Last week, the World Bank published the 2023 edition of its World Development Report (WDR), with a focus on “Migrants, Refugees, and Societies.” The report provides a sweeping overview of the issues facing migrants, refugees, and countries of origin, transit, and destination, encapsulating it all in a neat new matrix. While the contents aren’t groundbreaking, the fact it exists at all is. So what does the report include, and why does it matter?
What the report says
The aim of this year’s report is to explore the issues facing migrants and refugees throughout the world, and propose policies to better manage migration in countries of origin, transit, and destination. This is obviously a huge scope, and developing a framework to encapsulate it all is no mean feat. To do so, the report uses a new ‘Match and Motive Matrix,’ as outlined below. The matrix is the report’s way of trying to rationalize the two main perspectives in this space—labor economics and international law—and in so doing, provide a way to discuss a vast array of issues in one report.
Figure 1. The World Bank’s Match and Motive Matrix
Essentially, ‘match’ refers to how well migrants’ skills meet the needs of their countries of destination (a stronger match leads to larger gains) and ‘motive’ refers to the circumstances under which someone moves. As Figure 1 shows, different groups of migrants fall into different categories, often as a result of policies in the country of destination. These categories require different policy responses. For example, for refugees with a strong match, we should be trying to increase their net gains, whereas for refugees with a weak match, we should be trying to reduce and share the cost of hosting.
The report aims to move away from a binary distinction between ‘bad’ migrants and ‘good’ refugees, and instead focus on the policy responses that can support or hinder their contributions to their new economies and societies. Countries of destination are implored to expand legal pathways for entry and remove barriers that prevent migrants and refugees from fully accessing the labor market (such as recognising qualifications and providing the right to work). Countries of origin are asked to make labor emigration part of their development strategy, engaging in bilateral cooperation to increase the benefits (such as remittances) and reduce the costs (such as brain drain) of movement.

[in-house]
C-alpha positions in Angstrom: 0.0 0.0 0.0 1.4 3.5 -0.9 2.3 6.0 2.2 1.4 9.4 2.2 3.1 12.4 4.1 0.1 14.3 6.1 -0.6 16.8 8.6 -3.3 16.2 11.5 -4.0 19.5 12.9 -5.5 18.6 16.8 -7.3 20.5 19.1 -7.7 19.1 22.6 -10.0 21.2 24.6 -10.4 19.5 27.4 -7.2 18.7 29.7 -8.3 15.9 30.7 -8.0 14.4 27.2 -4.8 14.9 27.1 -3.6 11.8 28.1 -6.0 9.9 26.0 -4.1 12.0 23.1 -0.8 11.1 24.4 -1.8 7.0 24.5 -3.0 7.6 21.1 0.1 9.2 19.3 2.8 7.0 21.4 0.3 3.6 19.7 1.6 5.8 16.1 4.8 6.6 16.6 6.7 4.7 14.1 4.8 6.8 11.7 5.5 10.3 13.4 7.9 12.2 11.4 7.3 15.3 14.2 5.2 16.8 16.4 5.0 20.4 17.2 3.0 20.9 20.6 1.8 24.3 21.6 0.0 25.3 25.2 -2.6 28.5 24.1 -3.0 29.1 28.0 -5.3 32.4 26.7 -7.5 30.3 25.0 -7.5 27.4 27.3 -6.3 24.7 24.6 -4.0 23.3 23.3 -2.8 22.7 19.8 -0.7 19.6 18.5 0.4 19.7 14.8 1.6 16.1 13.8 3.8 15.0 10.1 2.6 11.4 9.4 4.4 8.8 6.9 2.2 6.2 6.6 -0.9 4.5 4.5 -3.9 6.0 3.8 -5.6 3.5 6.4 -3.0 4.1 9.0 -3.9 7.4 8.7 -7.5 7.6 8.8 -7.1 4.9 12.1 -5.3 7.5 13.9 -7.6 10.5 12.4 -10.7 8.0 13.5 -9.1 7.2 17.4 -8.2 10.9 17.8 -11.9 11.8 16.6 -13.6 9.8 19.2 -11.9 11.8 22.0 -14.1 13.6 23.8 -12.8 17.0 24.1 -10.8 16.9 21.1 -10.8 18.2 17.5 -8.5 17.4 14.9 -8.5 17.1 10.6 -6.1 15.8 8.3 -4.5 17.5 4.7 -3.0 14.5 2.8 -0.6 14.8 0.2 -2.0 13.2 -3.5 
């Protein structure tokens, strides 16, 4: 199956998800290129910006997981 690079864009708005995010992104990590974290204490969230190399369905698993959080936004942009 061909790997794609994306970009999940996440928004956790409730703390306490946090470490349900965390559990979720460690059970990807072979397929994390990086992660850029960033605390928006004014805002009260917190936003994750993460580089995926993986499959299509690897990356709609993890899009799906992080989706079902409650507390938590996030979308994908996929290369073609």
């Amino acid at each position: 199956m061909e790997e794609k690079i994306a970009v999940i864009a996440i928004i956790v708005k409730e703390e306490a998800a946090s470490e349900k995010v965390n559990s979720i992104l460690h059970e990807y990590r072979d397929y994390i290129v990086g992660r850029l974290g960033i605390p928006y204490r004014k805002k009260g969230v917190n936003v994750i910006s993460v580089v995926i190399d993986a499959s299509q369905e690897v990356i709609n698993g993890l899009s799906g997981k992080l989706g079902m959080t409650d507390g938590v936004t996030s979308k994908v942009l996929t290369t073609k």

To briefly toot our own horn, it’s heartening to see the impact of CGD’s research and policy engagement come through in the report. Michael Clemens’ vast body of work is cited 63 times, exploring the economic gains from expanded migration; the wage premium migrants can earn; and the impact of migration pathways, among many other things. The research conducted by Thomas Ginn and the #LetThemWork initiative is showcased in the section on refugee policy. Finally, our Global Skill Partnership model is repeatedly showcased as a form of bilateral cooperation that must be implemented more broadly. It is also heartening to see our long-held and -espoused view that migration can be a development opportunity finally gaining widespread support.